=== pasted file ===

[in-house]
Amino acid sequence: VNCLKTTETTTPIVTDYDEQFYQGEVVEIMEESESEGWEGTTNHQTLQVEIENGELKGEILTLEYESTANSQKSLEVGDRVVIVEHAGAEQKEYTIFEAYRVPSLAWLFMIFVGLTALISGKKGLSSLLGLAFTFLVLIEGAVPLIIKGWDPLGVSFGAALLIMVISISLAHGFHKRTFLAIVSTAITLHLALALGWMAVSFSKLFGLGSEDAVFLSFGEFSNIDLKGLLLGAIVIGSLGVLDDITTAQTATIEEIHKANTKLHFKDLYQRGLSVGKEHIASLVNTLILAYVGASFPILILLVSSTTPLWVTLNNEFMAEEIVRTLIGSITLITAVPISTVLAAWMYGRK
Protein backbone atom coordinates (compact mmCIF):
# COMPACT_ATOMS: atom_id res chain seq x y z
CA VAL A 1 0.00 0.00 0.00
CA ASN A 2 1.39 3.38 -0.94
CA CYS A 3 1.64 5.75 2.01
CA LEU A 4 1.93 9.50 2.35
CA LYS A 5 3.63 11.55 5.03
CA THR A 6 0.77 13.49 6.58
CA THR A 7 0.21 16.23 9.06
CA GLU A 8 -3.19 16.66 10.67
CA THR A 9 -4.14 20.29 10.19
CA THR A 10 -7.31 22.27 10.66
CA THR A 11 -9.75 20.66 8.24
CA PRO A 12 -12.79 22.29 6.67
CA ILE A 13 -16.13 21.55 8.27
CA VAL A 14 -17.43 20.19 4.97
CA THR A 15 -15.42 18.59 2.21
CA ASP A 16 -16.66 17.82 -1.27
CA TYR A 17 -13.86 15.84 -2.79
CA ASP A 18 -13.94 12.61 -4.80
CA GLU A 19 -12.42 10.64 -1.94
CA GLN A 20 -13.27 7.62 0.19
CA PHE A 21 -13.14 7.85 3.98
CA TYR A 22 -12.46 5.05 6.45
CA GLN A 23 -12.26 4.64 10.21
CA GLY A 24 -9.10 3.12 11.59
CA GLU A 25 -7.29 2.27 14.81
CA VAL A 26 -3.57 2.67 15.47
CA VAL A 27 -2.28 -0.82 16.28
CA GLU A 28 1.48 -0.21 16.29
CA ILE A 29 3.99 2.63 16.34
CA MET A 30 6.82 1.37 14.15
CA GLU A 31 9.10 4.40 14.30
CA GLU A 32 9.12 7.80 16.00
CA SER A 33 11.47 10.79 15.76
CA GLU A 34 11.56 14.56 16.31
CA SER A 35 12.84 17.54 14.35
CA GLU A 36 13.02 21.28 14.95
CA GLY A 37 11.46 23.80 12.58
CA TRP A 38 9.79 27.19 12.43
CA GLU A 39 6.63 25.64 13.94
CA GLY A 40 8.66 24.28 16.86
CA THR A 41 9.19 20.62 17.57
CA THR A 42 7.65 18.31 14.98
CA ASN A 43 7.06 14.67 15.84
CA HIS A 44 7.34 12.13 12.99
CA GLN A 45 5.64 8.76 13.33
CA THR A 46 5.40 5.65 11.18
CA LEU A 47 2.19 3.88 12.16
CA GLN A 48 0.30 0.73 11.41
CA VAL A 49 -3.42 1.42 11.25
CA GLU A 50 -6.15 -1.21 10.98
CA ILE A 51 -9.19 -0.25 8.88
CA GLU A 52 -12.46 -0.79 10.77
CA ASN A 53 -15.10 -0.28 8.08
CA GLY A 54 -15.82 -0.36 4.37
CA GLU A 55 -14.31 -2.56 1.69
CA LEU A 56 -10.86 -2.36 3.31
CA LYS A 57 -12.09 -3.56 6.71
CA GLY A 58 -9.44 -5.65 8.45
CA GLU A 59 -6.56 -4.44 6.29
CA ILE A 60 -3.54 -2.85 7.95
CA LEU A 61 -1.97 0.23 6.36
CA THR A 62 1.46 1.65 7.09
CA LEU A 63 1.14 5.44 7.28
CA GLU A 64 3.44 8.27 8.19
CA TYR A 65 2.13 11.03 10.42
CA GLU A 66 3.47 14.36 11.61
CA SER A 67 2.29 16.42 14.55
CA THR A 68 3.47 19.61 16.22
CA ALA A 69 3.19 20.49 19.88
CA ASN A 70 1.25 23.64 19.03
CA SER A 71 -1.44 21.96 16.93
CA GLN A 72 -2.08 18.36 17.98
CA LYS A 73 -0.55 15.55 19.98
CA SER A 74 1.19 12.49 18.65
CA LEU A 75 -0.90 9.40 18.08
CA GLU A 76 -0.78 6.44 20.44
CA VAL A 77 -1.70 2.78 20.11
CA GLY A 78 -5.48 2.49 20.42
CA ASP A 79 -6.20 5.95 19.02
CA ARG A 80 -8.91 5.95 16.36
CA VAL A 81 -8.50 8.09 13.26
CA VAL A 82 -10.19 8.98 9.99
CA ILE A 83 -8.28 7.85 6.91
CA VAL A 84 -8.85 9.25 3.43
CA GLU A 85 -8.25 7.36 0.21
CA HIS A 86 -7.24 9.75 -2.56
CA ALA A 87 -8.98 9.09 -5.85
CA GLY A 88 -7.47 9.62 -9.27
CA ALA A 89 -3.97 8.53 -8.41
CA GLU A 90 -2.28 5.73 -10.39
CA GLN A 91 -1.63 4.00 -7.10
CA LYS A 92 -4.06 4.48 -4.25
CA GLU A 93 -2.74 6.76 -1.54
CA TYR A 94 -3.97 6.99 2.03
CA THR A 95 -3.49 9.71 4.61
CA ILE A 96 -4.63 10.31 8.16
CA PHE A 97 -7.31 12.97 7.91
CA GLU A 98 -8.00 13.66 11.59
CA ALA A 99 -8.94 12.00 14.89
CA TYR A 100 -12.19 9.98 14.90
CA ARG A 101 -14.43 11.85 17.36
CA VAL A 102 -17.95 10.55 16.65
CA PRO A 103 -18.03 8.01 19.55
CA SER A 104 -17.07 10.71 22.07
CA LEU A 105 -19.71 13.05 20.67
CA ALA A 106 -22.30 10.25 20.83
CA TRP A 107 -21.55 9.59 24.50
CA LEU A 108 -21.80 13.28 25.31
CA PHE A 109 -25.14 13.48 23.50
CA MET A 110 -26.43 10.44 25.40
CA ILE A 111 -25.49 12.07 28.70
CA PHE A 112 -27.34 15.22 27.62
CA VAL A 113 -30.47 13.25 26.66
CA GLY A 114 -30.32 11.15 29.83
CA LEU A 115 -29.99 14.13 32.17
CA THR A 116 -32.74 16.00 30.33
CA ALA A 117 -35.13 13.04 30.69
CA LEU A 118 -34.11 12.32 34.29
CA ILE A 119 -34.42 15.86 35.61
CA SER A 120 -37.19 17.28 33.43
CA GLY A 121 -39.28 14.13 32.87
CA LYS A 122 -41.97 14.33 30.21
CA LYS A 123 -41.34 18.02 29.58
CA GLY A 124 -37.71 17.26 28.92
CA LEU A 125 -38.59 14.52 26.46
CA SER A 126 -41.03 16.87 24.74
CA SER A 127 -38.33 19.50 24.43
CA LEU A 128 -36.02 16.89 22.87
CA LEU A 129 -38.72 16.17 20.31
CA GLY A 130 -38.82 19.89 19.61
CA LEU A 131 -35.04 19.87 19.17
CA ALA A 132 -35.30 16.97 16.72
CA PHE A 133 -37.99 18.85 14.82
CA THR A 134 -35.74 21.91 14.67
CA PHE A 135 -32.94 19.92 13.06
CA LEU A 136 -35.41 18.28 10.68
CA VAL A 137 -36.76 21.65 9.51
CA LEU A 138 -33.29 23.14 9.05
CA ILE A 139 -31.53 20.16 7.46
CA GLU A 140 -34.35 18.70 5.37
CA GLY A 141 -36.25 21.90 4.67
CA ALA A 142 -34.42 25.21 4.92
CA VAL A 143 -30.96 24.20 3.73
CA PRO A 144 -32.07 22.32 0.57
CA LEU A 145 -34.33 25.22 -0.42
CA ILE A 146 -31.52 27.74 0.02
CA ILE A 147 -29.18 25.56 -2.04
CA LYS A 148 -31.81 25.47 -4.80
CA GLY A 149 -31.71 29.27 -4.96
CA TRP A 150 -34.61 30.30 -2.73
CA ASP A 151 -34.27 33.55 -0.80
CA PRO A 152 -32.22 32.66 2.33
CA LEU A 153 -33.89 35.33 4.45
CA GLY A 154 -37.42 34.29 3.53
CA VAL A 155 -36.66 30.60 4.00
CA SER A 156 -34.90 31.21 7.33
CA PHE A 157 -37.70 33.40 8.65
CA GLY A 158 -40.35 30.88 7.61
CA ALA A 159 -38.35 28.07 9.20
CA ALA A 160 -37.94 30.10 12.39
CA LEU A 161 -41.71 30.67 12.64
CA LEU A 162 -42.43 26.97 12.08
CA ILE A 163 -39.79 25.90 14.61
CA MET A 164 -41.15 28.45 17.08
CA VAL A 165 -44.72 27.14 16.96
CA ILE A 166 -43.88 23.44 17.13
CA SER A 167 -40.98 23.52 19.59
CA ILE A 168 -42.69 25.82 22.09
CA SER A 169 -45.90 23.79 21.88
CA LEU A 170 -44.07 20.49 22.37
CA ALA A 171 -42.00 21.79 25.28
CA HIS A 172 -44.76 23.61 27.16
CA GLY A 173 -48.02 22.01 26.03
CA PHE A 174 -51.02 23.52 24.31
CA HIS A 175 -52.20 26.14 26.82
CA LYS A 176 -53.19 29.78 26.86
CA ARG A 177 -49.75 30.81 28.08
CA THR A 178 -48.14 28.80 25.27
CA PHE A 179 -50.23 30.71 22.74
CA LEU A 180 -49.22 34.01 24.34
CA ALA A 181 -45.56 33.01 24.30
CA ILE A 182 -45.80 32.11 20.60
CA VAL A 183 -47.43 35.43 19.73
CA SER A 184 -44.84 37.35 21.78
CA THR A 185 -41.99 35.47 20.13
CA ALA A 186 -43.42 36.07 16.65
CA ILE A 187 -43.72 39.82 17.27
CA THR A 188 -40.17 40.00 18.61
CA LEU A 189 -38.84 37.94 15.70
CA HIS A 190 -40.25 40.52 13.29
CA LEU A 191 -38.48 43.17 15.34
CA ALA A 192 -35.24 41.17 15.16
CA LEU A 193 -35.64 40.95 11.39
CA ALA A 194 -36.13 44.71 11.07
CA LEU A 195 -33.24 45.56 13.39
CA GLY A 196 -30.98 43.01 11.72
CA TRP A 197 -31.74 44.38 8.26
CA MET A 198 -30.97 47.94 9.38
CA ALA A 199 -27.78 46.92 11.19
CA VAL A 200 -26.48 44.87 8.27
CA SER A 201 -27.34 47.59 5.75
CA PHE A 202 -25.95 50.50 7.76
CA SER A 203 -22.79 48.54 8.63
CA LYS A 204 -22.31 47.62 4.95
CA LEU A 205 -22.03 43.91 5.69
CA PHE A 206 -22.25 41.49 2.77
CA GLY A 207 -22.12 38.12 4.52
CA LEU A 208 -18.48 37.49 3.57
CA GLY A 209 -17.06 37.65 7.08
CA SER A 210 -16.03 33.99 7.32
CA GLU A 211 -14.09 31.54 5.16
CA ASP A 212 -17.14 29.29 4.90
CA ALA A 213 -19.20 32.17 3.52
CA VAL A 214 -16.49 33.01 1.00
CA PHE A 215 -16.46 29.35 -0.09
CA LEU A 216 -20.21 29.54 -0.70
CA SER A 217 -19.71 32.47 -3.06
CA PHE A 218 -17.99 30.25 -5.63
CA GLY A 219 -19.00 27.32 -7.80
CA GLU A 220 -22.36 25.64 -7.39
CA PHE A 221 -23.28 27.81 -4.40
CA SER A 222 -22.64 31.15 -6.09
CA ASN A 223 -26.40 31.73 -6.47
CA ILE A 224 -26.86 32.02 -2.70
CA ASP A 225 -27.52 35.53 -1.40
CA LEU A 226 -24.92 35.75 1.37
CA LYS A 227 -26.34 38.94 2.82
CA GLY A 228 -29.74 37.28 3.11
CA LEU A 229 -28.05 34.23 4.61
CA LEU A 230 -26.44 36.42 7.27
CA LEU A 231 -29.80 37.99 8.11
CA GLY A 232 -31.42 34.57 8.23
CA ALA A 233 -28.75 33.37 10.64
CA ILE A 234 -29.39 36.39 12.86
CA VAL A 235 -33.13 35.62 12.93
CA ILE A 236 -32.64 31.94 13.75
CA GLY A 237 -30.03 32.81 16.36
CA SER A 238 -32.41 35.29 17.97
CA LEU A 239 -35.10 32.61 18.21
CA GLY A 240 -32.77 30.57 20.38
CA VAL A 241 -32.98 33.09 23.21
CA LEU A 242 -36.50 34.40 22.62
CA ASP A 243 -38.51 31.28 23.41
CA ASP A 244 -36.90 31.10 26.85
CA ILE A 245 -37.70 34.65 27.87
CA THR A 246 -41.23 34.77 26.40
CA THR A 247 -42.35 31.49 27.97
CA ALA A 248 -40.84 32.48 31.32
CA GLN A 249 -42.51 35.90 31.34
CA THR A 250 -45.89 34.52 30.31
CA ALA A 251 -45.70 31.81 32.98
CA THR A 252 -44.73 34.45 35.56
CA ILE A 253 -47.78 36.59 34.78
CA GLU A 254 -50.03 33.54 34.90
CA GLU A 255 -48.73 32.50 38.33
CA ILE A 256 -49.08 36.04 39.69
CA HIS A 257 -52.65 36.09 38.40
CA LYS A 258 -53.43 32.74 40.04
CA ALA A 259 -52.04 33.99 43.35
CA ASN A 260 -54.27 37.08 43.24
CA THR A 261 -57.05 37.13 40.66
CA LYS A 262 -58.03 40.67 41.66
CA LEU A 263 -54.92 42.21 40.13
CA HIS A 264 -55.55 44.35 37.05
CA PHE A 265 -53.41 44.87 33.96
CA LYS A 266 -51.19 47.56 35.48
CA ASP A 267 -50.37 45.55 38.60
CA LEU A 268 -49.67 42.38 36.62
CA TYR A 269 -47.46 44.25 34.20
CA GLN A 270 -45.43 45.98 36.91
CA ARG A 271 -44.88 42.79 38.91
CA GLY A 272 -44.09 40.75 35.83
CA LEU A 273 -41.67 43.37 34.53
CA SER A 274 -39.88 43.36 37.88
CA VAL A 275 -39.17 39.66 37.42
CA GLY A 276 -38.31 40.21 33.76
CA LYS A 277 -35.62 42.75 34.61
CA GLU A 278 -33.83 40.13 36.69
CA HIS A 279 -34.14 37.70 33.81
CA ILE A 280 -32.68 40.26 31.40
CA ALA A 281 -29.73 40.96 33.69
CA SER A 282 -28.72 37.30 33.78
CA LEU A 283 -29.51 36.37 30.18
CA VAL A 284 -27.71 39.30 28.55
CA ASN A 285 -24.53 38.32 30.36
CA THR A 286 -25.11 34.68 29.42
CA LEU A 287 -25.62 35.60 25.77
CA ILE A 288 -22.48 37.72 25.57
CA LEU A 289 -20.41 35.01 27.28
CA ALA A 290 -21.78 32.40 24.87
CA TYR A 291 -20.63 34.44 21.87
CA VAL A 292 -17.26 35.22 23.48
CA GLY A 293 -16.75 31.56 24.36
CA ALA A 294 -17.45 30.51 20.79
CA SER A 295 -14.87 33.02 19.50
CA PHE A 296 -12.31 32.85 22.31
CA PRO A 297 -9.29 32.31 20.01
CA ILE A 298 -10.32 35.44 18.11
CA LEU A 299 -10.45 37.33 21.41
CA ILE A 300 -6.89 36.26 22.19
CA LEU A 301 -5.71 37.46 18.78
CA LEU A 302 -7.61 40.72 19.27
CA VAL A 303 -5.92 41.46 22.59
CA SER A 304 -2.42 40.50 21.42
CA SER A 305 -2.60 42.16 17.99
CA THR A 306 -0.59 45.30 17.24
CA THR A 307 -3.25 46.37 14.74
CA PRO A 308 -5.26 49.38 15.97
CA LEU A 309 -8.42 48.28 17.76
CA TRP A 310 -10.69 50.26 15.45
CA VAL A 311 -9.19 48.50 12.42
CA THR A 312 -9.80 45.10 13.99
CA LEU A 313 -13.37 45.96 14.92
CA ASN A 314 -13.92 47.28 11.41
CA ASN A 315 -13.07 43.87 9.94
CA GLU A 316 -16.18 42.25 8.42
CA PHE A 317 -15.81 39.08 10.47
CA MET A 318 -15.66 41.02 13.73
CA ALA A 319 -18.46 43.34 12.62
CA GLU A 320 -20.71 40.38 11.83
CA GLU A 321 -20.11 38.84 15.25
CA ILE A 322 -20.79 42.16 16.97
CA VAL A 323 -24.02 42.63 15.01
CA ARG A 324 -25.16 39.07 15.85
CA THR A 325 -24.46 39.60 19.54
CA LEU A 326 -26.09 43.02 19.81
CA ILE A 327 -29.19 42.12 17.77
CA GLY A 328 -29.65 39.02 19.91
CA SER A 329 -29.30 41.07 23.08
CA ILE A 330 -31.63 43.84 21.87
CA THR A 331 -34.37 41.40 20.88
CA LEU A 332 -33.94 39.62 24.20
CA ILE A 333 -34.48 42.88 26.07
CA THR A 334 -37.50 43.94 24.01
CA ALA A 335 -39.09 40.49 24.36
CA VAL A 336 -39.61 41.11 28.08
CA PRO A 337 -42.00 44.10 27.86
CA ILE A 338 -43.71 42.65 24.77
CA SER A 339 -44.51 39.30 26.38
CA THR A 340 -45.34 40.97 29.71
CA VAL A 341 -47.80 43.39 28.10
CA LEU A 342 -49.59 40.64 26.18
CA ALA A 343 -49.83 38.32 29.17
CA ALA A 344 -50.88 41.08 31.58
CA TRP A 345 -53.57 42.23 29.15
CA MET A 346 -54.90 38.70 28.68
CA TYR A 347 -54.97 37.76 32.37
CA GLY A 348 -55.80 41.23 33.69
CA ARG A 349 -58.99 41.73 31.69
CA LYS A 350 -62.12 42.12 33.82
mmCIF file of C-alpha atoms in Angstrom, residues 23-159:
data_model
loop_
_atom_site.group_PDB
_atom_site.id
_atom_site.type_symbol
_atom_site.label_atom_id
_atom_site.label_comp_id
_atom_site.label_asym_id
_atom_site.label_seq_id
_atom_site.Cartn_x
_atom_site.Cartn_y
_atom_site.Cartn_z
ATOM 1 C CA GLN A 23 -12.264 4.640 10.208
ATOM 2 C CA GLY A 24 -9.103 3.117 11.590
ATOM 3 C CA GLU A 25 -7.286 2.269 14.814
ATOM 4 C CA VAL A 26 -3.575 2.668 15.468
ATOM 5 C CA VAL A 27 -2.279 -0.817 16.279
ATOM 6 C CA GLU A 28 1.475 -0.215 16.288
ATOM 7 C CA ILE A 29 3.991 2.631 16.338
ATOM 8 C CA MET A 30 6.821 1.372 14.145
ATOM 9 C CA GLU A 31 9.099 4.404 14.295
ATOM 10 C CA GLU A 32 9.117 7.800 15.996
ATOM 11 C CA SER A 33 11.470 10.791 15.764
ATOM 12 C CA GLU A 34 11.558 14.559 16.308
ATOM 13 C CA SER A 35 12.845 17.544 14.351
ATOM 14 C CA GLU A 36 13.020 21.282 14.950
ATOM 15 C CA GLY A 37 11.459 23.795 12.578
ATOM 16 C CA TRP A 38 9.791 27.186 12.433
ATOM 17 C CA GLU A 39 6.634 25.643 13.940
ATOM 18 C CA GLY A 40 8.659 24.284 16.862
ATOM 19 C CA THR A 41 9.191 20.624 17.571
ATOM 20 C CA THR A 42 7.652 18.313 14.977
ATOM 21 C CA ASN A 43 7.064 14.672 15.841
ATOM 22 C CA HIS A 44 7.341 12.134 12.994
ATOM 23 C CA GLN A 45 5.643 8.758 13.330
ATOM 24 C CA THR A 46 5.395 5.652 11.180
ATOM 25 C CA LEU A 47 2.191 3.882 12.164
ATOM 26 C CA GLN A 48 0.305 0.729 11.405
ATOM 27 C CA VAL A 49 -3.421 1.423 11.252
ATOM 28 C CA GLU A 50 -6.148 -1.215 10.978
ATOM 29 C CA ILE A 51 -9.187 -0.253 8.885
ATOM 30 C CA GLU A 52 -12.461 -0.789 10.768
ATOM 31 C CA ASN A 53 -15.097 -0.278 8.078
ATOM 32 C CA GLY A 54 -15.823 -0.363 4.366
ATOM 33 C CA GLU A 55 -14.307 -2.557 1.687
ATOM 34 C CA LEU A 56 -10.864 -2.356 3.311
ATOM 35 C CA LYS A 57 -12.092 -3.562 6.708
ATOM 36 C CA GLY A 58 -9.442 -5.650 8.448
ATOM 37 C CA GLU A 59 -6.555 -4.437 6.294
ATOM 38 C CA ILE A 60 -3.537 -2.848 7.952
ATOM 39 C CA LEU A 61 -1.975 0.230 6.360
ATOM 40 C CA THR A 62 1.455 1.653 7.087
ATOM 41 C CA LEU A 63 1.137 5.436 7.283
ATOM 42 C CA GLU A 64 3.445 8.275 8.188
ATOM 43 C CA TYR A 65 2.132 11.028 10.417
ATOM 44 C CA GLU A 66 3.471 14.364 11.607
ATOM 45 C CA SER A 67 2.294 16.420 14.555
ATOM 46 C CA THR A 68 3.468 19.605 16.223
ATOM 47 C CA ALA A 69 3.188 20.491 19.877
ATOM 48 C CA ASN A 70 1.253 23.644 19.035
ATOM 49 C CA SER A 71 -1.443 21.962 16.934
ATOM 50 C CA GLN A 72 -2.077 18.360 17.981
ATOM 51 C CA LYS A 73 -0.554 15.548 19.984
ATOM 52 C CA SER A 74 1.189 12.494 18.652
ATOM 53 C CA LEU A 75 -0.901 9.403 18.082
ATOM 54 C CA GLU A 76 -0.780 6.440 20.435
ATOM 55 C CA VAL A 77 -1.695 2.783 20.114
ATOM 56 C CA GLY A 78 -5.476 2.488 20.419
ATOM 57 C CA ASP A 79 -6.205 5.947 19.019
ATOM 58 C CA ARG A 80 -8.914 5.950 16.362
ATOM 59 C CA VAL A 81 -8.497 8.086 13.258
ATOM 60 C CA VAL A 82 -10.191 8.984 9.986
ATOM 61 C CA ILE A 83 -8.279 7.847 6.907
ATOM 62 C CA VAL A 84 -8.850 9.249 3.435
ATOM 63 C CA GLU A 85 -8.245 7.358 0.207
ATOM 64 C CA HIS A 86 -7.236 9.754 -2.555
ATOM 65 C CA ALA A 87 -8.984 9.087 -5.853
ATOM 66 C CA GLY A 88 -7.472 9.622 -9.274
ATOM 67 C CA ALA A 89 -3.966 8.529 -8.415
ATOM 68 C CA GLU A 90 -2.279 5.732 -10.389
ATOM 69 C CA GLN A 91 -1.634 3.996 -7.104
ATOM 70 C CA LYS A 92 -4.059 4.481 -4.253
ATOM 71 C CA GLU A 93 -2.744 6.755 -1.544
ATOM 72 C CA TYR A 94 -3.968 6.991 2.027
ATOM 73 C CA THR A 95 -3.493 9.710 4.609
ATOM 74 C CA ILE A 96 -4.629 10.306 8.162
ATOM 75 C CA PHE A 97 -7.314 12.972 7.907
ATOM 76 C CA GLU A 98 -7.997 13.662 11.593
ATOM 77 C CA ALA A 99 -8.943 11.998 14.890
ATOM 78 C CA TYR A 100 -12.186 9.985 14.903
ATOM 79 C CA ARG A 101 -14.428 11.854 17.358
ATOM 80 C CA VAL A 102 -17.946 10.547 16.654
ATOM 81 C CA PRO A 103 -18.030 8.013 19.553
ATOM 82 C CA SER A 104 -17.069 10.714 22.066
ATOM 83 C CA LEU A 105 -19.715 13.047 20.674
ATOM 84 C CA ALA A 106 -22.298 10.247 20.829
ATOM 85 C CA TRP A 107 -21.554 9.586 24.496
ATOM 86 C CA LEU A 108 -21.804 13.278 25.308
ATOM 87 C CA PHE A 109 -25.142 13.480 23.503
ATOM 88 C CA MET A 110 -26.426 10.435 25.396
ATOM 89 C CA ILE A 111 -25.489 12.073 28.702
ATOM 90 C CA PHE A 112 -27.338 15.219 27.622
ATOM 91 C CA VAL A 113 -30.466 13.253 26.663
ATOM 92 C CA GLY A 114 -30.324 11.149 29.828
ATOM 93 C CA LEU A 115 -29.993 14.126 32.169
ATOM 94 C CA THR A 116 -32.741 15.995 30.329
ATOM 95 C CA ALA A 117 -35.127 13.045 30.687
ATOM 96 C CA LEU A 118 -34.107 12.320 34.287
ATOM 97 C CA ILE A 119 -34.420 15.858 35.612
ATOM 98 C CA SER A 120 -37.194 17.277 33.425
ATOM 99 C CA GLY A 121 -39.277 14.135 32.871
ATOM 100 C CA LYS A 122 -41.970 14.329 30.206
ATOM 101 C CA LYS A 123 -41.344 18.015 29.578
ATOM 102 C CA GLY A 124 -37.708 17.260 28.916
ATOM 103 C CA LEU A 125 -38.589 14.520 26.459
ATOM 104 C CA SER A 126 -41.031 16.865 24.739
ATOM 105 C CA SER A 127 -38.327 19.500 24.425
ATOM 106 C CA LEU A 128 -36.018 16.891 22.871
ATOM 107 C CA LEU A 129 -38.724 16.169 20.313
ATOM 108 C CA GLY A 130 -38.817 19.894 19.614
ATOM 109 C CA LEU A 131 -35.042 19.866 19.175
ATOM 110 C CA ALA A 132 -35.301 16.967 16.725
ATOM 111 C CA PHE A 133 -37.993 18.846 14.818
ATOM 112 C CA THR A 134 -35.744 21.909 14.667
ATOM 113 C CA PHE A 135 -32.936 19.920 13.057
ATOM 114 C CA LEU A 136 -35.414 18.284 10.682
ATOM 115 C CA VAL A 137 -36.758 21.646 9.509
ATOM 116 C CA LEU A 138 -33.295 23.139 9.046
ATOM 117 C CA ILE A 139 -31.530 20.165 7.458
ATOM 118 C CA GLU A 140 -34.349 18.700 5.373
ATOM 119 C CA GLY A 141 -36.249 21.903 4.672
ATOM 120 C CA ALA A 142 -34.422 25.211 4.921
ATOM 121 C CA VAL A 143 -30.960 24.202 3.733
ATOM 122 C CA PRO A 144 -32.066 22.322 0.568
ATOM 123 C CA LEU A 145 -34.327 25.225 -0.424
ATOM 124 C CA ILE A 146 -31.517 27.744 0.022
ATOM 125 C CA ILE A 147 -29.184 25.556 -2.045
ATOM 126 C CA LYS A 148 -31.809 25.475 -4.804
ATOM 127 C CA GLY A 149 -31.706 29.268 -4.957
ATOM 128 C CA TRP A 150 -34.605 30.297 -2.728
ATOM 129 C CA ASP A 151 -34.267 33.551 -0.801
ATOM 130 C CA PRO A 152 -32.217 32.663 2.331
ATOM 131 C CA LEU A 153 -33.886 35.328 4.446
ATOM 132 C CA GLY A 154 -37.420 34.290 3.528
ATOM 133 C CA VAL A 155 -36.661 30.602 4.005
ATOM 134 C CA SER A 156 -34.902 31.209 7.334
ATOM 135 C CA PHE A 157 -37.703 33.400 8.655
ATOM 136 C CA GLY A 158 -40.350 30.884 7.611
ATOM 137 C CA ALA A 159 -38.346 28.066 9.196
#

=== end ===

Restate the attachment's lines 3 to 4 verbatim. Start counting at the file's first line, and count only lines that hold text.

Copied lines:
Protein backbone atom coordinates (compact mmCIF):
# COMPACT_ATOMS: atom_id res chain seq x y z